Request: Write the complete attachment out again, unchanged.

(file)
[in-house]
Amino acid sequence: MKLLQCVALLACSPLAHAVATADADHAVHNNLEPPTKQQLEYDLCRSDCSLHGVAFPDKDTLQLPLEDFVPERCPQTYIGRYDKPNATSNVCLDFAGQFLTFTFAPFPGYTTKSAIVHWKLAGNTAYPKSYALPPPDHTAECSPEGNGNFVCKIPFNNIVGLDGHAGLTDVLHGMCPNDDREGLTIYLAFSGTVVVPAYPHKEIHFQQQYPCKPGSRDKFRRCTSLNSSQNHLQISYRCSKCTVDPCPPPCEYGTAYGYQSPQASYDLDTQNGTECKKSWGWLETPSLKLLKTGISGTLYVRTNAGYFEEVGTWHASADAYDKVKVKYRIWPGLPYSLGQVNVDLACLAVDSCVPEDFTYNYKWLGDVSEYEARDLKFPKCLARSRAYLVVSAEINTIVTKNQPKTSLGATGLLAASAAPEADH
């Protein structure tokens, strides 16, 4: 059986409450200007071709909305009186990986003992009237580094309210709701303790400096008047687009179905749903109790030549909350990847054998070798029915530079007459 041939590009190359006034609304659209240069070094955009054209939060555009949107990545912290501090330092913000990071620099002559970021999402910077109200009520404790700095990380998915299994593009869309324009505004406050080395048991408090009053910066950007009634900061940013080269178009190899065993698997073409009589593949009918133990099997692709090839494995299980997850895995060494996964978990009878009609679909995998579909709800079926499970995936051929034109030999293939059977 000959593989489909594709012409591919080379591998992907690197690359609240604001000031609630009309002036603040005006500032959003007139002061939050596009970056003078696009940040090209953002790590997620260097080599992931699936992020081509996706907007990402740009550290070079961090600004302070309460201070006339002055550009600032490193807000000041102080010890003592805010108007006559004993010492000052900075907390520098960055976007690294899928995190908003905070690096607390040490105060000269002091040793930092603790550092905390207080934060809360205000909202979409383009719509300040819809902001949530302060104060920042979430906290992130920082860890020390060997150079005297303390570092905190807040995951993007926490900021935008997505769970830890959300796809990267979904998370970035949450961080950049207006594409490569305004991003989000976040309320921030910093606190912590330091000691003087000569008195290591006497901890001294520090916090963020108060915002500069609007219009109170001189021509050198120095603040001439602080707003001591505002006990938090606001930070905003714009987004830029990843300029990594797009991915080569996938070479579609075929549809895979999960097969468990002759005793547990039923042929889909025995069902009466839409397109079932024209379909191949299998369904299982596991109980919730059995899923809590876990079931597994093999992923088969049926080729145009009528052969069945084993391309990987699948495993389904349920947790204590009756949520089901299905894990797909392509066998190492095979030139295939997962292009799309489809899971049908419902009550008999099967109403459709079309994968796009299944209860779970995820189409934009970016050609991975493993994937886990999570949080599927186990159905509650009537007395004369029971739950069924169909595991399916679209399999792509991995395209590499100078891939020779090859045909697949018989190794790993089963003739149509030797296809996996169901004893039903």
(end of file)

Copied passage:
[in-house]
Amino acid sequence: MKLLQCVALLACSPLAHAVATADADHAVHNNLEPPTKQQLEYDLCRSDCSLHGVAFPDKDTLQLPLEDFVPERCPQTYIGRYDKPNATSNVCLDFAGQFLTFTFAPFPGYTTKSAIVHWKLAGNTAYPKSYALPPPDHTAECSPEGNGNFVCKIPFNNIVGLDGHAGLTDVLHGMCPNDDREGLTIYLAFSGTVVVPAYPHKEIHFQQQYPCKPGSRDKFRRCTSLNSSQNHLQISYRCSKCTVDPCPPPCEYGTAYGYQSPQASYDLDTQNGTECKKSWGWLETPSLKLLKTGISGTLYVRTNAGYFEEVGTWHASADAYDKVKVKYRIWPGLPYSLGQVNVDLACLAVDSCVPEDFTYNYKWLGDVSEYEARDLKFPKCLARSRAYLVVSAEINTIVTKNQPKTSLGATGLLAASAAPEADH
């Protein structure tokens, strides 16, 4: 059986409450200007071709909305009186990986003992009237580094309210709701303790400096008047687009179905749903109790030549909350990847054998070798029915530079007459 041939590009190359006034609304659209240069070094955009054209939060555009949107990545912290501090330092913000990071620099002559970021999402910077109200009520404790700095990380998915299994593009869309324009505004406050080395048991408090009053910066950007009634900061940013080269178009190899065993698997073409009589593949009918133990099997692709090839494995299980997850895995060494996964978990009878009609679909995998579909709800079926499970995936051929034109030999293939059977 000959593989489909594709012409591919080379591998992907690197690359609240604001000031609630009309002036603040005006500032959003007139002061939050596009970056003078696009940040090209953002790590997620260097080599992931699936992020081509996706907007990402740009550290070079961090600004302070309460201070006339002055550009600032490193807000000041102080010890003592805010108007006559004993010492000052900075907390520098960055976007690294899928995190908003905070690096607390040490105060000269002091040793930092603790550092905390207080934060809360205000909202979409383009719509300040819809902001949530302060104060920042979430906290992130920082860890020390060997150079005297303390570092905190807040995951993007926490900021935008997505769970830890959300796809990267979904998370970035949450961080950049207006594409490569305004991003989000976040309320921030910093606190912590330091000691003087000569008195290591006497901890001294520090916090963020108060915002500069609007219009109170001189021509050198120095603040001439602080707003001591505002006990938090606001930070905003714009987004830029990843300029990594797009991915080569996938070479579609075929549809895979999960097969468990002759005793547990039923042929889909025995069902009466839409397109079932024209379909191949299998369904299982596991109980919730059995899923809590876990079931597994093999992923088969049926080729145009009528052969069945084993391309990987699948495993389904349920947790204590009756949520089901299905894990797909392509066998190492095979030139295939997962292009799309489809899971049908419902009550008999099967109403459709079309994968796009299944209860779970995820189409934009970016050609991975493993994937886990999570949080599927186990159905509650009537007395004369029971739950069924169909595991399916679209399999792509991995395209590499100078891939020779090859045909697949018989190794790993089963003739149509030797296809996996169901004893039903």